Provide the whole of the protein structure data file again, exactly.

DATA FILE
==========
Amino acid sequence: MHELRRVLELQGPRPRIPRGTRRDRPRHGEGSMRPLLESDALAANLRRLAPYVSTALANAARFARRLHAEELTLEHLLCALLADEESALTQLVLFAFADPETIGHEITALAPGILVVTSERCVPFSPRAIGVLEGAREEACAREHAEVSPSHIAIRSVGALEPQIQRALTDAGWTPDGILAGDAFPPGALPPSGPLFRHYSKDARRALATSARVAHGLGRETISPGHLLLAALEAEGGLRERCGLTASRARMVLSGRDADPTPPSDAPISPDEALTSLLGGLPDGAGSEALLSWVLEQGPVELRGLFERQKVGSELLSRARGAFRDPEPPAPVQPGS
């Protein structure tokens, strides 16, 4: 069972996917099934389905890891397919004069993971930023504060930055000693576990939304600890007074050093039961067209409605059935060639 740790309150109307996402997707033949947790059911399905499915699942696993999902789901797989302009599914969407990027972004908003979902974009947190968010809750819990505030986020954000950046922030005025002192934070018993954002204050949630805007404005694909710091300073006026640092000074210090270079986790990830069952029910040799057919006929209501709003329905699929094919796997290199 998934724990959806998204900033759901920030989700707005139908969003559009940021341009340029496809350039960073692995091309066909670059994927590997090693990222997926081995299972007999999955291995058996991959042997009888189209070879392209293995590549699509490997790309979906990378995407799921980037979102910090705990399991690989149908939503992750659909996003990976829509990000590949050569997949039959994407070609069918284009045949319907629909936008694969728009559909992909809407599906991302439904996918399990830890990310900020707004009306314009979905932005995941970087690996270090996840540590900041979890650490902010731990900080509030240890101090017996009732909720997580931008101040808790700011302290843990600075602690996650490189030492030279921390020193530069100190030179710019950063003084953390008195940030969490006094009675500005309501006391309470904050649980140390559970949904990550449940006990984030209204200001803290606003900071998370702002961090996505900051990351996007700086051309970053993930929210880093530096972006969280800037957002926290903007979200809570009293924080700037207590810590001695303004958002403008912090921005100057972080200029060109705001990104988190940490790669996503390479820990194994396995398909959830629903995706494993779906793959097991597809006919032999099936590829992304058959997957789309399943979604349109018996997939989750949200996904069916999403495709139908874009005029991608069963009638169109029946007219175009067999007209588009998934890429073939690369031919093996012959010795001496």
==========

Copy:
Amino acid sequence: MHELRRVLELQGPRPRIPRGTRRDRPRHGEGSMRPLLESDALAANLRRLAPYVSTALANAARFARRLHAEELTLEHLLCALLADEESALTQLVLFAFADPETIGHEITALAPGILVVTSERCVPFSPRAIGVLEGAREEACAREHAEVSPSHIAIRSVGALEPQIQRALTDAGWTPDGILAGDAFPPGALPPSGPLFRHYSKDARRALATSARVAHGLGRETISPGHLLLAALEAEGGLRERCGLTASRARMVLSGRDADPTPPSDAPISPDEALTSLLGGLPDGAGSEALLSWVLEQGPVELRGLFERQKVGSELLSRARGAFRDPEPPAPVQPGS
């Protein structure tokens, strides 16, 4: 069972996917099934389905890891397919004069993971930023504060930055000693576990939304600890007074050093039961067209409605059935060639 740790309150109307996402997707033949947790059911399905499915699942696993999902789901797989302009599914969407990027972004908003979902974009947190968010809750819990505030986020954000950046922030005025002192934070018993954002204050949630805007404005694909710091300073006026640092000074210090270079986790990830069952029910040799057919006929209501709003329905699929094919796997290199 998934724990959806998204900033759901920030989700707005139908969003559009940021341009340029496809350039960073692995091309066909670059994927590997090693990222997926081995299972007999999955291995058996991959042997009888189209070879392209293995590549699509490997790309979906990378995407799921980037979102910090705990399991690989149908939503992750659909996003990976829509990000590949050569997949039959994407070609069918284009045949319907629909936008694969728009559909992909809407599906991302439904996918399990830890990310900020707004009306314009979905932005995941970087690996270090996840540590900041979890650490902010731990900080509030240890101090017996009732909720997580931008101040808790700011302290843990600075602690996650490189030492030279921390020193530069100190030179710019950063003084953390008195940030969490006094009675500005309501006391309470904050649980140390559970949904990550449940006990984030209204200001803290606003900071998370702002961090996505900051990351996007700086051309970053993930929210880093530096972006969280800037957002926290903007979200809570009293924080700037207590810590001695303004958002403008912090921005100057972080200029060109705001990104988190940490790669996503390479820990194994396995398909959830629903995706494993779906793959097991597809006919032999099936590829992304058959997957789309399943979604349109018996997939989750949200996904069916999403495709139908874009005029991608069963009638169109029946007219175009067999007209588009998934890429073939690369031919093996012959010795001496």